1150 Arctic Catchment as a Sensitive Indicator of the Environmental Changes: As Example Revelva Catchment (Svalbard)

Wednesday, 10 January 2018
Exhibit Hall 3 (ACC) (Austin, Texas)
Marek Ruman, Univ. of Silesia, Sosnowiec, Poland; and Z. Polkowska, K. Kozak, and K. Kosek


Marek Rumanab*, Żaneta Polkowskac, Katarzyna Kozakc, Klaudia Kosekc

a Faculty of Earth Sciences, University of Silesia, 60 Będzińska St., Sosnowiec 41-200, Poland;

b Centre for Polar Studies KNOW (Leading National Research Centre), Bedzinska 60 St., 41-200 Sosnowiec, Poland

c Department of Analytical Chemistry, The Chemical Faculty, Gdansk University of Technology, 11/12 Narutowicza St., Gdansk 80-233;

* Author to whom correspondence should be addressed: E-Mail: marek.ruman@us.edu.pl (M.R.).

Keywords: Arctic; trace elements, metals, TOC, Svalbard, volcanic eruption


The intensification of the industrial activity combined with a limited concern for the environment contributed to the worldwide degradation of the natural environment, including remote areas. The direct human impact on the landscape of the Arctic is limited, but remote human activity may change the chemical composition of the elements of the polar environment, especially by introducing contaminants, such as heavy metals. The migration of heavy metals in the tundra environment requires special attention, since its fragile ecosystem is readily influenced by air, water and soil quality. A tundra-covered Arctic river catchment was therefore chosen as a study site, in order to show the pollution levels and the following migration processes in a sequence from source to sink. We aim to establish, whether the experienced contamination levels are harmful to the local environment, which can only be done in the context of environmental transport pathways. A suite of interconnected hydrochemical partitioning processes may influence the metal concentrations in the Arctic environment.

High-Arctic catchment (Revelva, Svalbard) located remotely from human-induced pollution sources is studied in respect to the distribution and migration of chosen trace elements (Ag, Al, As, B, Ba, Bi, Ca, Cd, Co, Cr, Cu, Cs, Mo, Ni, Pb, Sb, Se, Sr, Tl, U, V and Zn) in surface waters. The metal concentrations fluctuated in 2010-2012 between 0.01 and 354 μg L-1, the highest mean-weighted concentration noted for Sr (42.5 μg L-1). The concentrations in the river water were likely influenced by both natural and human-activity-related processes. These factors can produce substances of the same chemical composition (e.g. carbon dioxide, sulphur dioxide and metals may be emitted both by a volcanic eruption and industrial sources). Therefore, chemometric techniques were used in the current paper to distinguish the multiple sources of pollution in the Revelva catchment. The authors were seeking to determine whether there is indeed evidence for contamination, sufficient to cause environmental damage in polar region. As a result, it was shown that the long-range transport could play an important role in shaping the metal concentration profile of this Arctic tundra environment, capturing both the influence of volcanic eruptions within the region and the human activity in a range of distances from the study site.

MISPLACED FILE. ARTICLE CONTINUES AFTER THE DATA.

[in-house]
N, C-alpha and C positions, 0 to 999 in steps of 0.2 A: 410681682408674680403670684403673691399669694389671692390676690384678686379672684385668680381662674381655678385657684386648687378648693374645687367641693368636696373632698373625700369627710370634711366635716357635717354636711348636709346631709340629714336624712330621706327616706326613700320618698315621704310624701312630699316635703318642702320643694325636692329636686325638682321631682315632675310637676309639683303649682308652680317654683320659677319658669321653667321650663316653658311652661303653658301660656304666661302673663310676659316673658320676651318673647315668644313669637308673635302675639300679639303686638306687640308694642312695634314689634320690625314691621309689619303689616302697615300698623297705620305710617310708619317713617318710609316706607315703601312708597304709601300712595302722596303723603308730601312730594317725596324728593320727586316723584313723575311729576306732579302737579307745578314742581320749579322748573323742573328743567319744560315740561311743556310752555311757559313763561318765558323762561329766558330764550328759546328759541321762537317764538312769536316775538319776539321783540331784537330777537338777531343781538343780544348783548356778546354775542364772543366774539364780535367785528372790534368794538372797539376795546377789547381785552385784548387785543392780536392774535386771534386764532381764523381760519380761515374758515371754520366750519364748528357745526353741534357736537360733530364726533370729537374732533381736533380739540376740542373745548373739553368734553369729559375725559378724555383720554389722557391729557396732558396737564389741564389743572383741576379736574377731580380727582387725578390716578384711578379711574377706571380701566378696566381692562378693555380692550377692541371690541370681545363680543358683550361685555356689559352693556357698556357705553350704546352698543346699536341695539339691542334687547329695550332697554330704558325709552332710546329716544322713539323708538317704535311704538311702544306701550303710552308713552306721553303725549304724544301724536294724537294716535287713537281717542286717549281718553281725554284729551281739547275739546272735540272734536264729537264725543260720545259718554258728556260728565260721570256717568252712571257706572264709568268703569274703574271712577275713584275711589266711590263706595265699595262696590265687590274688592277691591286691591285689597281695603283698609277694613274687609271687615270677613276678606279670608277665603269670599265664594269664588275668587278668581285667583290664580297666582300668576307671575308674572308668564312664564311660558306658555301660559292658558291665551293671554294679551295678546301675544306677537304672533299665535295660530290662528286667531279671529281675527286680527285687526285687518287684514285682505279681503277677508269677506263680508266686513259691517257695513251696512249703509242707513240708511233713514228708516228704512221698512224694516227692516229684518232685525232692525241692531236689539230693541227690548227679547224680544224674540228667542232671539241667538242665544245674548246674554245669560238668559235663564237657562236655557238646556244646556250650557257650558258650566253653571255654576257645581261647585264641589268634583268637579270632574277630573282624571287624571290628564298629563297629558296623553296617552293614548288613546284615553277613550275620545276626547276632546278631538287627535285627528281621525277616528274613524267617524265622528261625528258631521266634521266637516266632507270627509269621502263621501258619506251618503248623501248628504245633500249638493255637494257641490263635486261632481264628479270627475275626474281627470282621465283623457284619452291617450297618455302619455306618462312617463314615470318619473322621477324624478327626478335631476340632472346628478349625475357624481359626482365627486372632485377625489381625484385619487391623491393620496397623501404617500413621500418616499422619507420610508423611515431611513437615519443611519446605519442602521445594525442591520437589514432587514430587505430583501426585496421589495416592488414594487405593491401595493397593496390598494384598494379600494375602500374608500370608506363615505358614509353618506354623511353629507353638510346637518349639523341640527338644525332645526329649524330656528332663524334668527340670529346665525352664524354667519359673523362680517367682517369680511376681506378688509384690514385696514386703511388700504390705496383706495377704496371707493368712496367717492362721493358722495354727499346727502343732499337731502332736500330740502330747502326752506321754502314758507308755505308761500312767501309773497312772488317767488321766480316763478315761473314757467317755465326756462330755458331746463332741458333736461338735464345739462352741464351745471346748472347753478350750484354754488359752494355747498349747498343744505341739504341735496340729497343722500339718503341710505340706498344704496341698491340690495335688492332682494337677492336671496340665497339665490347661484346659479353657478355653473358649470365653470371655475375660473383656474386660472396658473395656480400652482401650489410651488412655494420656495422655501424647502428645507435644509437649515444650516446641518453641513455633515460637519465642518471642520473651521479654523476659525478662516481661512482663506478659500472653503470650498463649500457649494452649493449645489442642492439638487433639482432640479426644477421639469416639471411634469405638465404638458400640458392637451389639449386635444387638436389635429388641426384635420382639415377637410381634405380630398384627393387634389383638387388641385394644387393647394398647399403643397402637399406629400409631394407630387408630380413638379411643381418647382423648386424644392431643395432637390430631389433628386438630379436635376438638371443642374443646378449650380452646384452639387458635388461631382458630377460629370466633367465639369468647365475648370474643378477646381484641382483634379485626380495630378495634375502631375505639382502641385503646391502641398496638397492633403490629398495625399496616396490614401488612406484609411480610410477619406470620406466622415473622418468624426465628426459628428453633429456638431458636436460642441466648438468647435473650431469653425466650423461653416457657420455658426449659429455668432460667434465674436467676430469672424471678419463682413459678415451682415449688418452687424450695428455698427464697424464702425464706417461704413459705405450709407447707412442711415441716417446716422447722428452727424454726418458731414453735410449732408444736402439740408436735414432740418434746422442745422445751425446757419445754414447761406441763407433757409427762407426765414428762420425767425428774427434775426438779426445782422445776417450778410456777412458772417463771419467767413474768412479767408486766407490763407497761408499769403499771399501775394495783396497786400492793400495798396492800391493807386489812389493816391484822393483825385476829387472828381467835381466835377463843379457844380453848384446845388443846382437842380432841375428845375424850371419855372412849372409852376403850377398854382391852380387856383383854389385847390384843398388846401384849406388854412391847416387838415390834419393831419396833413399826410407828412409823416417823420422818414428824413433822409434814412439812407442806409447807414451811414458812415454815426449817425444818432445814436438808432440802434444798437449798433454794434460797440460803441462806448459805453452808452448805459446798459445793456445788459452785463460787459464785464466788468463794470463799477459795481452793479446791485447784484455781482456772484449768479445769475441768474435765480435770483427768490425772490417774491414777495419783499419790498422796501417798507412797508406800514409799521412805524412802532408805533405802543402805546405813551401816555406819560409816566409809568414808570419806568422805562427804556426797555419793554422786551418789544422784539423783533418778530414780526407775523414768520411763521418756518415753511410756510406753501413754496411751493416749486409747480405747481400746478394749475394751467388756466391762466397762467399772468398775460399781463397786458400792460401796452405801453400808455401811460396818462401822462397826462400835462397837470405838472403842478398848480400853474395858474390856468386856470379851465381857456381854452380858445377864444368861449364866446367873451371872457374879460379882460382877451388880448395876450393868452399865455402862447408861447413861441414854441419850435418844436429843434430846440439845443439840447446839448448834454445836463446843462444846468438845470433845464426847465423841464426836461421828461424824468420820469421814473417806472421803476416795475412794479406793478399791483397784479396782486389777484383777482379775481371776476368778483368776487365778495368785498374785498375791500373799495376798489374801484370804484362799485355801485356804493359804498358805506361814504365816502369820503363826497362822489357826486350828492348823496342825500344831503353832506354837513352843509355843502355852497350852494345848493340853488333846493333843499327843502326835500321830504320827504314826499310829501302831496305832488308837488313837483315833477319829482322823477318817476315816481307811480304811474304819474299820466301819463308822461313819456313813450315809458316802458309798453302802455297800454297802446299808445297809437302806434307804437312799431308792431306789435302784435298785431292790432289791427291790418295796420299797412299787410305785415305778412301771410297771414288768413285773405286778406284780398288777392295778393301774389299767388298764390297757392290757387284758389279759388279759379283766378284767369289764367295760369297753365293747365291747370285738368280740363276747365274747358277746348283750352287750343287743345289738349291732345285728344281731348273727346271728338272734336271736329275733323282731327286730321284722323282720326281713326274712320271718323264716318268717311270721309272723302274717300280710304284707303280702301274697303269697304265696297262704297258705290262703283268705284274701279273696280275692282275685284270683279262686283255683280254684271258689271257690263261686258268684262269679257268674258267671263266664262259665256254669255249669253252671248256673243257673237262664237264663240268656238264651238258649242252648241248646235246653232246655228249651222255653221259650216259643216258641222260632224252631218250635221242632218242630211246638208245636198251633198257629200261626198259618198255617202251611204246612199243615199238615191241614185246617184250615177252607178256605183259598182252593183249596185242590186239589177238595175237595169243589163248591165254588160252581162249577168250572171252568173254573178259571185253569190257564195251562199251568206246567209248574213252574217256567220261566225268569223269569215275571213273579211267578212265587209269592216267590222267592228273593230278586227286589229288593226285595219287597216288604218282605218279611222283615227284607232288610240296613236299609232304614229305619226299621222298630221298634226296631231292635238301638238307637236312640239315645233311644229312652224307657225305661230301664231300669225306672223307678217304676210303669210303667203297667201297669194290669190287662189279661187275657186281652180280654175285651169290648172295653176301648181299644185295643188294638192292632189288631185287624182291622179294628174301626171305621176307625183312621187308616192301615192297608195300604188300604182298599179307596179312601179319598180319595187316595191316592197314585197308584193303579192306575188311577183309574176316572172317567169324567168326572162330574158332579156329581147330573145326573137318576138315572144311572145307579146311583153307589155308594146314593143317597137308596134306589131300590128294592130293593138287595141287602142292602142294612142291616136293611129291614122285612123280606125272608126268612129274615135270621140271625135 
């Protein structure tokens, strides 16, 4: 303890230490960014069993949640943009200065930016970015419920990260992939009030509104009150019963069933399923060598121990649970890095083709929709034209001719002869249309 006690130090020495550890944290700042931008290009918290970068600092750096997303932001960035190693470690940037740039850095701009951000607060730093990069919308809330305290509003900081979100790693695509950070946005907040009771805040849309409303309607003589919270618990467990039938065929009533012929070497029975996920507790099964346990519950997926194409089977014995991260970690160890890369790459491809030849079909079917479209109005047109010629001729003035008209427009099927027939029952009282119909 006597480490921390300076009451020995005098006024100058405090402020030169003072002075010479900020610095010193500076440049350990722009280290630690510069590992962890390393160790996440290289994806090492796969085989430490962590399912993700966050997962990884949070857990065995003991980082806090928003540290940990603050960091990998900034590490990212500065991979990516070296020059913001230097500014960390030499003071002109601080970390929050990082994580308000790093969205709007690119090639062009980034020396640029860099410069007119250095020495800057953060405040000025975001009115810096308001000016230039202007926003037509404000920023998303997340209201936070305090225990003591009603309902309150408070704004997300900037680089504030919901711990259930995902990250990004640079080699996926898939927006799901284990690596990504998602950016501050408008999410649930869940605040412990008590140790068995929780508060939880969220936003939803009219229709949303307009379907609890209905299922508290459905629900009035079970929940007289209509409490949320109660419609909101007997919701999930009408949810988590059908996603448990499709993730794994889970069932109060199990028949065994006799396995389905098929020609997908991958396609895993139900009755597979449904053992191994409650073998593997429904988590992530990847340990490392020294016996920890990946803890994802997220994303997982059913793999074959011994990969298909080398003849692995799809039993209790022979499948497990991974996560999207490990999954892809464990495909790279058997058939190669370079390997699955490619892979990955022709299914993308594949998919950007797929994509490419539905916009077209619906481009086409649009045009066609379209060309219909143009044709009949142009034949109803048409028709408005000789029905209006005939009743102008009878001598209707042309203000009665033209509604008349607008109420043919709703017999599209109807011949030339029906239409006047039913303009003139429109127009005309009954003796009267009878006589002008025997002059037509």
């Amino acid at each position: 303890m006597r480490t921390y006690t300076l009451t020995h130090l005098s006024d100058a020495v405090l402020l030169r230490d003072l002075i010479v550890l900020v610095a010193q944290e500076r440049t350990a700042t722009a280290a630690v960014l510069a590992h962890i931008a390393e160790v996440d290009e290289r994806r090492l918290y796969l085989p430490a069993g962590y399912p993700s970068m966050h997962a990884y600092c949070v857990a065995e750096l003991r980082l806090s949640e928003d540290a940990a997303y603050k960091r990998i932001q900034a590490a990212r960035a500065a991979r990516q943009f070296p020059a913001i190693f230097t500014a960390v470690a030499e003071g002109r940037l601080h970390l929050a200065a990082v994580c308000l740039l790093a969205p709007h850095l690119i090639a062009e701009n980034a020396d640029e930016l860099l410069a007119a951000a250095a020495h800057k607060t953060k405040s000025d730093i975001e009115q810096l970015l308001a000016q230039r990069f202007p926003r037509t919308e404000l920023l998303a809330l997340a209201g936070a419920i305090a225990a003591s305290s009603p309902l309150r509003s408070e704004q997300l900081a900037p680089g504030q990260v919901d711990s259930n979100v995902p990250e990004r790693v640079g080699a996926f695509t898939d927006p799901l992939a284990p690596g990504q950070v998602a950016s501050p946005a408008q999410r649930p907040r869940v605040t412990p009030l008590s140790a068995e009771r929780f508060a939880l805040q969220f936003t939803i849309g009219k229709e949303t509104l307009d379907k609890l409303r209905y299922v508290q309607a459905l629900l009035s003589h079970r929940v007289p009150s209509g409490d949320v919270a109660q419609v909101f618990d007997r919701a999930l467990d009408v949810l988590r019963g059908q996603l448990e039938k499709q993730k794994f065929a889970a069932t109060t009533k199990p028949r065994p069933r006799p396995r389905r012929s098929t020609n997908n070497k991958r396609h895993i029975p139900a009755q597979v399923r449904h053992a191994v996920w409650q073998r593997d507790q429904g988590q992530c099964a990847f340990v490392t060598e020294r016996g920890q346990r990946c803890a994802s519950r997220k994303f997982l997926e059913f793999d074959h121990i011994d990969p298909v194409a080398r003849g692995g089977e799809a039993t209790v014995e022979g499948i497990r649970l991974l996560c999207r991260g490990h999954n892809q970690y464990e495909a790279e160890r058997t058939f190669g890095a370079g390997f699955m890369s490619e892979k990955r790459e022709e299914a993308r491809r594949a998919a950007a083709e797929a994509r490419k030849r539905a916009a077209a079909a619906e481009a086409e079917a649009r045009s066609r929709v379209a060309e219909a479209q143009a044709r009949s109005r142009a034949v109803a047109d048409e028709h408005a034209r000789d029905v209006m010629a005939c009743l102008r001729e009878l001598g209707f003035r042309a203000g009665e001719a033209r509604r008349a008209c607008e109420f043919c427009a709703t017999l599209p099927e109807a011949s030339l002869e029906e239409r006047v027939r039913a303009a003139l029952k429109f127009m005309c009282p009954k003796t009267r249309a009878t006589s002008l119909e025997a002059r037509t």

The authors would like to thank the staff of the Polish Polar Station at Hornsund for the opportunity to carry out sampling and for their assistance with this work. Thanks the National Science Centre for research funding grant no. 2013/09/N/ST10/04191.

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